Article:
• What is the relationship between ageing, sexuality and sexual wellbeing?
  • What are the barriers to discussing sexual health with older adults?
  • How can we discuss needs and concerns related to sexuality with older adults?
4:30 Close of Conference and Evaluations

Speakers

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Margaret Jordan

Margaret Jordan is a clinical pharmacist with experience in hospital, community and aged care settings. Margaret has a strong interest in reducing the risk of harm from medicines. She has analysed and researched factors contributing to harm from medicines and implemented programs to reduce risk. Margaret was a member of the recent Anticoagulant Working Party for the NSW Clinical Excellence Commission and a subject matter expert for high-risk medicines module development for opioids and anticoagulants for the NSW Health Education and Training Institute. Margaret has developed and provided training for nurses, pharmacists and medical practitioners. Her most recent roles have been as the project pharmacist for the South-Eastern Sydney Local Health District Opioid Stewardship Program and with the Illawarra-Shoalhaven Local Health District Drug and Therapeutics Committee. She is currently the project pharmacist in a general practice, investigating the influence of a pharmacist on the management of high-risk medicines in patients transitioning through healthcare.

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Gaynor Macdonald

Dr Gaynor Macdonald is a senior lecturer and consultant anthropologist in the School of Social and Political Sciences, University of Sydney. Dr Macdonald is a social anthropologist who has focused on ways in which Australian Indigenous peoples have confronted waves of social and cultural change and the impact of these on their understandings of their personhood and social relationships. She is currently writing about the experiences of Wiradjuri people of central New South Wales over the two centuries of their colonial subjectivity. In what might seem a departure, she has recently conducted research into care in the context of dementia. She became aware of the impact of dementia on family members among Wiradjuri people and then became the carer of her husband. Her understanding of dementia as primarily a social experience, involving the person diagnosed as well as all those around them and the society as a whole, has brought her research into personhood and change, her personal insights and case studies of family carers together in order to critique the ways in which dementia is constructed as an incurable disease and the consequent impact of this on carers. The stigmatising of dementia as a life experience has a stunting impact, akin to the impacts of racism, ageism or sexism. There is a long way to go in creating the society in which dementia need not be feared. Similarly, there is a long way to go in creating the society in which differences of all kinds can be respected.

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To Be Determined

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Catriona Ooi

Catriona Ooi is the Director of Sexual Health for the northern Sydney local area and senior lecturer with the University of Sydney medical school.

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Joanne Russell

Joanne Russell is a Nurse Practitioner, endorsed in 2012, who specialises in the care of the older person. Her work in gerontology has spanned the past 20 years, working in the acute care sector, community care, and residential care in Australia and New Zealand. Currently, Joanne works in the emergency department of Ryde Hospital in Sydney as a Nurse Practitioner: aged care and orthogeriatrics. Her role is focused on improving clinical outcomes and quality of life for patients through advanced clinical assessment, interventions and coordinating services across the patient journey. She completed her Master of Nursing (Nurse Practitioner) at the University of Newcastle in 2008 and a Postgraduate Diploma in Palliative Care/Aged Care at Flinders University in 2016.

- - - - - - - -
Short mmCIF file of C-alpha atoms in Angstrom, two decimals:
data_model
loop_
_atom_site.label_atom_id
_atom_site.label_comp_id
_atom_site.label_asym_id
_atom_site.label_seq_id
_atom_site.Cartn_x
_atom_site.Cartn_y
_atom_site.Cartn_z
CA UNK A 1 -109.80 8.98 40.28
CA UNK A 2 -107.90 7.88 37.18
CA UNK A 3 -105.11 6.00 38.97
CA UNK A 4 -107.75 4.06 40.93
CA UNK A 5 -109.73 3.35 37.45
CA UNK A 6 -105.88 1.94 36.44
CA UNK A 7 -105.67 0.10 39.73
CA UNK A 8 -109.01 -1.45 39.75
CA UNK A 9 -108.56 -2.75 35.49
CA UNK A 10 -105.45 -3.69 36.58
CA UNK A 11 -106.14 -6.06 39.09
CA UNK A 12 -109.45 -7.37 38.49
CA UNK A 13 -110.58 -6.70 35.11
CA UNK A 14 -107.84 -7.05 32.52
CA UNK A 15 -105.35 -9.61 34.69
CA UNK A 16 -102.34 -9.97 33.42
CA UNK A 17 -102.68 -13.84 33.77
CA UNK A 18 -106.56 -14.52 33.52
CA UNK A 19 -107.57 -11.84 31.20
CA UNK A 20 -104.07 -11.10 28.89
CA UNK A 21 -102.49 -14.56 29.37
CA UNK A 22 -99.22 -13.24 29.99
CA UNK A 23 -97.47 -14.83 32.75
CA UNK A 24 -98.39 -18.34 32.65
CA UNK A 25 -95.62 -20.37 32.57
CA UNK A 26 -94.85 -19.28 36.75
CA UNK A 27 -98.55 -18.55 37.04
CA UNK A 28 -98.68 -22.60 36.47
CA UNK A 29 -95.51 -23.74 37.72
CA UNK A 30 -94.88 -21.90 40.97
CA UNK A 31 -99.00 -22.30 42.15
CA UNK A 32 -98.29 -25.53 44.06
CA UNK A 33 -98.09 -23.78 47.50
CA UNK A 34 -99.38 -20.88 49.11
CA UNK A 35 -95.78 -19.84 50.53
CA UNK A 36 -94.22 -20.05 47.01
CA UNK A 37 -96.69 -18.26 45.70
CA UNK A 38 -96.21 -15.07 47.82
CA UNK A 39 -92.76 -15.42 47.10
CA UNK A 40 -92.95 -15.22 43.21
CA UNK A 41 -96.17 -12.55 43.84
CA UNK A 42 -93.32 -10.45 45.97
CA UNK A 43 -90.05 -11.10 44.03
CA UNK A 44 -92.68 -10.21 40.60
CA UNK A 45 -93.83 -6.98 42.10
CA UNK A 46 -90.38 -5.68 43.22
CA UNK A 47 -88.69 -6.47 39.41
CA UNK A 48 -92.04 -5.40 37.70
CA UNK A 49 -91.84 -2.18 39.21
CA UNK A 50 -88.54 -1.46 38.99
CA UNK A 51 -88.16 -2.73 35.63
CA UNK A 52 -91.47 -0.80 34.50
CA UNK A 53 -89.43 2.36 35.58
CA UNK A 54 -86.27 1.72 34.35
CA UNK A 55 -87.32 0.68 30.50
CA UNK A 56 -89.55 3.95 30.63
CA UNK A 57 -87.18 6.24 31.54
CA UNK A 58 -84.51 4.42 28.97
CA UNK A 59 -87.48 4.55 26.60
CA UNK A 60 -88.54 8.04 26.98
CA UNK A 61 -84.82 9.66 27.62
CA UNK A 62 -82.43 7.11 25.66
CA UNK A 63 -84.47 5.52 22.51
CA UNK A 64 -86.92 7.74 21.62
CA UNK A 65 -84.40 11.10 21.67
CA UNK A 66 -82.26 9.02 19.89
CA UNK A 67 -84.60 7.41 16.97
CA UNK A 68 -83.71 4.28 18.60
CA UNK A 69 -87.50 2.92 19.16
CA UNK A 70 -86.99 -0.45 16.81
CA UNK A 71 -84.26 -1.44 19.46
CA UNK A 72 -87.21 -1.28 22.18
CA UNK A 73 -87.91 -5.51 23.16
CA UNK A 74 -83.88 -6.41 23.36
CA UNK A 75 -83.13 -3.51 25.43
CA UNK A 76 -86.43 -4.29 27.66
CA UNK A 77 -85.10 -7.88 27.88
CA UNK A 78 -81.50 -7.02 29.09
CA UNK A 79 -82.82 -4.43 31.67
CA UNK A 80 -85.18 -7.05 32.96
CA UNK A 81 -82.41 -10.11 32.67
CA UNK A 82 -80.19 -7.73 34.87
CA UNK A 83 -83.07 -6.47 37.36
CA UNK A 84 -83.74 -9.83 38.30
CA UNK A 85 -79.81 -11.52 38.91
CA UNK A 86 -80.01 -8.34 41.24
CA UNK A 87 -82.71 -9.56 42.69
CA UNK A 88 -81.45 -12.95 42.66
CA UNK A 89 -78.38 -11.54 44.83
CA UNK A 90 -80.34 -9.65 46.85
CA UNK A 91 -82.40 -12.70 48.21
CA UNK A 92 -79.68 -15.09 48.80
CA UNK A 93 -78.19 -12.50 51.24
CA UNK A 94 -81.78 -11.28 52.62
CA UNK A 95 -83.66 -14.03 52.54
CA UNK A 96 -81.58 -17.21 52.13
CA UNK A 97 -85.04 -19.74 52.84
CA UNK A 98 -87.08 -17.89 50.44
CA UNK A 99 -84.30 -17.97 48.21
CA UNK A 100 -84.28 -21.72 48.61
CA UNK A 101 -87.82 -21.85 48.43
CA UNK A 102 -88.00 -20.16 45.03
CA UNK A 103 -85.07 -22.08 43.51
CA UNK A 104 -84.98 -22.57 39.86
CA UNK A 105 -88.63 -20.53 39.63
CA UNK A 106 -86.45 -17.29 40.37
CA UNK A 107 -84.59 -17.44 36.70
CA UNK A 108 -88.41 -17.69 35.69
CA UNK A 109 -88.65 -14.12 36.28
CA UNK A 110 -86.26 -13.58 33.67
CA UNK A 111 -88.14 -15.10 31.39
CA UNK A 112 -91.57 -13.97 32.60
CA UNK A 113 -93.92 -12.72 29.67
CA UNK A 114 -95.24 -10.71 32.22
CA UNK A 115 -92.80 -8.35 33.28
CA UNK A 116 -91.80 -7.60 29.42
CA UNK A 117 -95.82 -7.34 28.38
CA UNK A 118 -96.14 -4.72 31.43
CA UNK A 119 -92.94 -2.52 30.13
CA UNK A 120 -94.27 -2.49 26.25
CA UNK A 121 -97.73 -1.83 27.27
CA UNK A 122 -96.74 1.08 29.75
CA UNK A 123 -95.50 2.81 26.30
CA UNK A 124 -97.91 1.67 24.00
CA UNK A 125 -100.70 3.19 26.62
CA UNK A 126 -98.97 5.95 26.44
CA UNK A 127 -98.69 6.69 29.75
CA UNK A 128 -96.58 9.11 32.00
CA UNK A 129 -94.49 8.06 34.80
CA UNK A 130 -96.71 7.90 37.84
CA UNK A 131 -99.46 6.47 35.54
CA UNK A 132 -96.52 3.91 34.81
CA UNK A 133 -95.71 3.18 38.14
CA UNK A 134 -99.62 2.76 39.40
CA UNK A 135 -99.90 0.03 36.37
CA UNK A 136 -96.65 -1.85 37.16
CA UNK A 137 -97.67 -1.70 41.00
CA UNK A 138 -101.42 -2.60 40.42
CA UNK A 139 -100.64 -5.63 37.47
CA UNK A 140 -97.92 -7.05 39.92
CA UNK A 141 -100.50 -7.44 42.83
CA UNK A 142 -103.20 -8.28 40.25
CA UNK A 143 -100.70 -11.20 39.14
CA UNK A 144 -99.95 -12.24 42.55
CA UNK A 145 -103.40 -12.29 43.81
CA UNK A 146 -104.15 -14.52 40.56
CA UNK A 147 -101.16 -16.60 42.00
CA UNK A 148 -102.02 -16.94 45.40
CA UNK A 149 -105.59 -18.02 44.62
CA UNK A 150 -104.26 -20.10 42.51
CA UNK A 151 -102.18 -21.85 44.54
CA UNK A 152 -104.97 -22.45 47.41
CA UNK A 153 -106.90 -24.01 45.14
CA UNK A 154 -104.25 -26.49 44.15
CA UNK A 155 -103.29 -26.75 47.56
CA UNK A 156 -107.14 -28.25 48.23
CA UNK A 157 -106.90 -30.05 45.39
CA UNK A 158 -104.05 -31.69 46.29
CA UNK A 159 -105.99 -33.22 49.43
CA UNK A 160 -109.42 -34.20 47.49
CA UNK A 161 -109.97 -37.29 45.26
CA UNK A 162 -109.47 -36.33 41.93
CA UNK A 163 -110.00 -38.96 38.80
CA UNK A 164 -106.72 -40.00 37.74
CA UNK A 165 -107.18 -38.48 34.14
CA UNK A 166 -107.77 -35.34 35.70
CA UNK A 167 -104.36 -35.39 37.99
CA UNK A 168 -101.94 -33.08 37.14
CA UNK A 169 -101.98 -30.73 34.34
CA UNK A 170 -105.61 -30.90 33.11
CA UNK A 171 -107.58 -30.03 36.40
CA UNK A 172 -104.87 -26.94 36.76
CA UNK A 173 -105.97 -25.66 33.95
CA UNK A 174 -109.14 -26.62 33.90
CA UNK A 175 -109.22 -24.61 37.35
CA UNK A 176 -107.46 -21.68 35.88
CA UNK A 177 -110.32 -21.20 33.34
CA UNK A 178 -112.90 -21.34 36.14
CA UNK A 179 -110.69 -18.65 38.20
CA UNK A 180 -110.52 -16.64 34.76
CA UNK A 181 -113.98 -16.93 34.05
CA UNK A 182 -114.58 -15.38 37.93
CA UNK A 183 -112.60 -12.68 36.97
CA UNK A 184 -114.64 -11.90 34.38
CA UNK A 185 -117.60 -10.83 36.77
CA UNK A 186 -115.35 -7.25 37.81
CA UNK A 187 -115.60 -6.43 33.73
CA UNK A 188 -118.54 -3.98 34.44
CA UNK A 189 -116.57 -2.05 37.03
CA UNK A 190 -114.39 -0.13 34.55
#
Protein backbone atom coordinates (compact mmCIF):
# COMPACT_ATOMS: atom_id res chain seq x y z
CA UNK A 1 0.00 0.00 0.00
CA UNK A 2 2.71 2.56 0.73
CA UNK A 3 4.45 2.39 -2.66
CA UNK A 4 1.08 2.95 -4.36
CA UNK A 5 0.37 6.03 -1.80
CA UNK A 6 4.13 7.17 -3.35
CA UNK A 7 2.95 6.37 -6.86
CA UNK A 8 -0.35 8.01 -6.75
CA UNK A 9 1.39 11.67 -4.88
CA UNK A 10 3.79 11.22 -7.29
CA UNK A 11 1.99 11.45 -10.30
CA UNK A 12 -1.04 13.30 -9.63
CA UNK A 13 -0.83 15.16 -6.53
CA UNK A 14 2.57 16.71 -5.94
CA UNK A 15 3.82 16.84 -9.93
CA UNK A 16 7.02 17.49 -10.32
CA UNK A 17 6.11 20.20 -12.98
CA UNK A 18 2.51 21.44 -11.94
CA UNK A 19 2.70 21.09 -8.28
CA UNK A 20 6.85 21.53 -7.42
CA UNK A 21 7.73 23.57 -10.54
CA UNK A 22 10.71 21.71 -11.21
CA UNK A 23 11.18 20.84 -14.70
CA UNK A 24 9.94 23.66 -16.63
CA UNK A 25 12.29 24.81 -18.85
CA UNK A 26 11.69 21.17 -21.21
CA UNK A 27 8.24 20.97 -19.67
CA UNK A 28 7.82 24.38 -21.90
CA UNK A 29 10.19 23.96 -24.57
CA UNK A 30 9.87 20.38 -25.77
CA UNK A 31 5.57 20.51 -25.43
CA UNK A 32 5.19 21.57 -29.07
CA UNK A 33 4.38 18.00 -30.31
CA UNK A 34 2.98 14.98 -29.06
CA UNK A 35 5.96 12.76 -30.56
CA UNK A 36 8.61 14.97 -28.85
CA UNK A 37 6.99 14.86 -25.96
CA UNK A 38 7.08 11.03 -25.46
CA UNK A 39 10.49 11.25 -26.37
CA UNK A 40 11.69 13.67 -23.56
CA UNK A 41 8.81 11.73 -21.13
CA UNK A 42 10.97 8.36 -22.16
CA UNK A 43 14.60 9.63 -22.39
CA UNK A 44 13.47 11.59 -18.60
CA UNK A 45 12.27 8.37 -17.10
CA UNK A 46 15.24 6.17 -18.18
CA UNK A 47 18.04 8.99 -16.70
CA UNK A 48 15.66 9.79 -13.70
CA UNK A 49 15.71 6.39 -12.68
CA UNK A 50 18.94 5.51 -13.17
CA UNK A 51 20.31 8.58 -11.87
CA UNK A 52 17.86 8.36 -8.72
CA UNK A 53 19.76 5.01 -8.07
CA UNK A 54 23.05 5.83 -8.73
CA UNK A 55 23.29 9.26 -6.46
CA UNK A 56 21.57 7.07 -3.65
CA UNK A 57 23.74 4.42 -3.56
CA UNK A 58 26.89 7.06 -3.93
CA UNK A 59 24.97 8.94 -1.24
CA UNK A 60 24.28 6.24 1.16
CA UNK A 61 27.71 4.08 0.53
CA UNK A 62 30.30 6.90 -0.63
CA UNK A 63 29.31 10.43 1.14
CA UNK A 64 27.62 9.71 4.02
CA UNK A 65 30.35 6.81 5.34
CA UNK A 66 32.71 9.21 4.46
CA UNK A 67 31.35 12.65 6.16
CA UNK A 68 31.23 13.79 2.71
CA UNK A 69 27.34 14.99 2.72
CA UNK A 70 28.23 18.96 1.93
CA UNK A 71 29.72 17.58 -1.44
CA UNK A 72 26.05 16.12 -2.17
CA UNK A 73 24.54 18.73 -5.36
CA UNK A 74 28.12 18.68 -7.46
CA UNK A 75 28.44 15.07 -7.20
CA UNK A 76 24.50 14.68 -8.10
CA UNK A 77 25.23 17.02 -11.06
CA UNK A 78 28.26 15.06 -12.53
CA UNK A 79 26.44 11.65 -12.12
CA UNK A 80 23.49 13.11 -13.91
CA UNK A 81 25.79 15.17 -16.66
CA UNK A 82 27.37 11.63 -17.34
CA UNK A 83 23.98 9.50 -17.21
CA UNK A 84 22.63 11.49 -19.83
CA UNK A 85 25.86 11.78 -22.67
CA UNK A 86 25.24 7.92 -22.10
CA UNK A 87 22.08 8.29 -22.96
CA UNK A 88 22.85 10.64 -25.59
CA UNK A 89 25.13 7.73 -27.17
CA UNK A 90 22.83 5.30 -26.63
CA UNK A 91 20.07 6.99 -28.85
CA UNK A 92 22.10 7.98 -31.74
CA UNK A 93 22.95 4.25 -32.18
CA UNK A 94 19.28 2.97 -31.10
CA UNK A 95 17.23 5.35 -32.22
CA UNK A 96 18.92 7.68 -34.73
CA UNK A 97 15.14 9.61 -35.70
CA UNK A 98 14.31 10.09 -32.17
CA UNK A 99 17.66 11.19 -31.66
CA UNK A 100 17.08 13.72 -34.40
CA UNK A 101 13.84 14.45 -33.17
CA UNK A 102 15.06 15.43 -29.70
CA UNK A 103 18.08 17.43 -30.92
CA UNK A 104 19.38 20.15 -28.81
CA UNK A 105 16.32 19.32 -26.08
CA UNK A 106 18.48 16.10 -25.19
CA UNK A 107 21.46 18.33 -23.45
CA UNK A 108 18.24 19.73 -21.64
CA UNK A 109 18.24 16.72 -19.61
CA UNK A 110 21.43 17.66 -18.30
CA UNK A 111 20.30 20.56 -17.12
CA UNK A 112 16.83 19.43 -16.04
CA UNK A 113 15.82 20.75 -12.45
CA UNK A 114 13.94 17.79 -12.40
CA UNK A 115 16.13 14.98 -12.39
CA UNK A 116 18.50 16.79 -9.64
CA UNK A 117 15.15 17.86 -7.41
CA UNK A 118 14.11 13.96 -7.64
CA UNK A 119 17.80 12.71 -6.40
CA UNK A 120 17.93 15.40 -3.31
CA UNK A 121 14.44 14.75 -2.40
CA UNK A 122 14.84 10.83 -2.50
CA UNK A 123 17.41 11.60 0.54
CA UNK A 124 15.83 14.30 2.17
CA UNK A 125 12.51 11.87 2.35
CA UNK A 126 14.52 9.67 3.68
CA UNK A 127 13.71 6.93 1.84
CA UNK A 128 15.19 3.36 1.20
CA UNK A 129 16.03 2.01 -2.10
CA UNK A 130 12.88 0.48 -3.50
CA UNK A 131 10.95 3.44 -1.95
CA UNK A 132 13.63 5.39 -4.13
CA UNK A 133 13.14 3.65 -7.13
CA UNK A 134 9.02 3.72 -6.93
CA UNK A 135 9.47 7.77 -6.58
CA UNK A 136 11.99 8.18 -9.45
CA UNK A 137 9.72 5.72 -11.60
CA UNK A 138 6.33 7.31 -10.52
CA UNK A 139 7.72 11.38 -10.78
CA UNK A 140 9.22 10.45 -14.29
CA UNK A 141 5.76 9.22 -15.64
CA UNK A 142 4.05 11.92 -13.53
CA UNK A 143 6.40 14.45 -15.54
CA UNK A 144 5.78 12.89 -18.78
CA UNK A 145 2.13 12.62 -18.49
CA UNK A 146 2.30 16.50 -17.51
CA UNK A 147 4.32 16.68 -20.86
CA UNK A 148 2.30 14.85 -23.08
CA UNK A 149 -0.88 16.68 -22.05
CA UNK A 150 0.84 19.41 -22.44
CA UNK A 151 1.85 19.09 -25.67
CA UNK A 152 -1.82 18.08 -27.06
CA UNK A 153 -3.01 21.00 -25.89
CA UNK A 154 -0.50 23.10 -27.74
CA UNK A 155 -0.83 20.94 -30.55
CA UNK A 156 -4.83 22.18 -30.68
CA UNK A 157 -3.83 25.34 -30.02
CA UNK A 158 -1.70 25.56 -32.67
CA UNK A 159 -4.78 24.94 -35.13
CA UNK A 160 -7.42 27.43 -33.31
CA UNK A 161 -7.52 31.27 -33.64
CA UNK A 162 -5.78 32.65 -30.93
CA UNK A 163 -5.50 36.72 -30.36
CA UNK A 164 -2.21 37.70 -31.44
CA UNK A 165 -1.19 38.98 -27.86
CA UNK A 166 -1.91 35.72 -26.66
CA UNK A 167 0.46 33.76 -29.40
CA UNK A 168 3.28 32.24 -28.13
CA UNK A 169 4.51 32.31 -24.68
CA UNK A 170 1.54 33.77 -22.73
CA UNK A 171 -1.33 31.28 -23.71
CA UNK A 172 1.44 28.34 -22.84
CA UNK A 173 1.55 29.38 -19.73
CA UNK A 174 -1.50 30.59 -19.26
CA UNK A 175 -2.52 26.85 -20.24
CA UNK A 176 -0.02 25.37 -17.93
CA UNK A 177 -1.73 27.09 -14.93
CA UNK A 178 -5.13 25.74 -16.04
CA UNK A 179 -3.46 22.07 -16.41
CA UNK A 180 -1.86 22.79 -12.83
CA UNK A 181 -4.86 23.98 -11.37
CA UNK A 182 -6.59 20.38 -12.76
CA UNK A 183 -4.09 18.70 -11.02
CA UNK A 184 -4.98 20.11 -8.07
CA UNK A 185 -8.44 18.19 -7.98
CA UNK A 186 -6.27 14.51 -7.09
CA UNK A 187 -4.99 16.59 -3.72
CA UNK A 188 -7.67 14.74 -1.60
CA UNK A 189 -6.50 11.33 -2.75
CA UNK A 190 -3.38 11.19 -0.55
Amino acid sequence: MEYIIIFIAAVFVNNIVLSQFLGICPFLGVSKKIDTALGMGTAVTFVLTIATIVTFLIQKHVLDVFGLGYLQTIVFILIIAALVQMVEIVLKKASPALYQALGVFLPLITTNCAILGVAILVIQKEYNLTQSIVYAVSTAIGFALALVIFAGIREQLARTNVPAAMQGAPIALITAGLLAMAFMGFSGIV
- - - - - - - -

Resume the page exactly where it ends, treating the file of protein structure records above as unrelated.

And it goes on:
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Cheryl Brownlow

Cheryl Brownlow is an Accredited Practising Dietitian and has worked as a Specialist Aged Care Dietitian within the Sydney Local Health District for many years, most recently focusing in the area of psychogeriatrics. Her primary responsibility has been the nutritional care of older inpatients and outpatients at Concord Hospital and also at the psychogeriatrics unit of the Concord Centre for Mental Health. She has also been involved in working parties looking at optimising the nutritional management and service provision for older patients.

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Danielle Kennedy

Danielle Kennedy is a nurse practitioner: aged care who currently works in the Murrumbidgee local health district. After qualifying as a registered nurse in 1996, Danielle spent 15 years working in various healthcare settings in the United Kingdom, predominantly in haemato-oncology with a special focus in intravenous access. In 2009, she began placing PICCs and went on to develop a nurse-led ultrasound guided PICC-insertion service as a part of her master of science (cancer nursing). On returning to Australia, in 2014, she entered a community nurse practitioner internship with a special focus on the older person and was endorsed in May 2017. Danielle is passionate about the role of nurse practitioners in supporting older adults in the regional and rural setting.

Need for Program

The age of the population is increasing and this is not likely to change. As well, the provision of care for older people is currently under the spotlight for a range of negative reasons. Assisting an older person to remain well, to live with purpose and to maintain as much control of their life as possible requires staff who are knowledgeable about normal ageing and skilled in holistic care.

Purpose of Program

This conference provides nurses and related health professionals with specialist knowledge that enables empathetic, holistic care of older adults.

Your learning outcomes

  • Respond to the needs of older people who require person-centred care
  • Plan holistic care in conjunction with older people, who have chronic conditions, that is attuned to their desired outcomes
  • Develop and document care plans that are based on the individual’s preference and current evidence relating to their specific needs
  • Improve the wellbeing of older people by implementing a range of simple but effective activities

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Aged Care Nursing: Improving Quality of Life Conference

10h 45m
QRC: 4058
Rydges Sydney Central
Surry Hills, NSW, 2010
Price: $629.00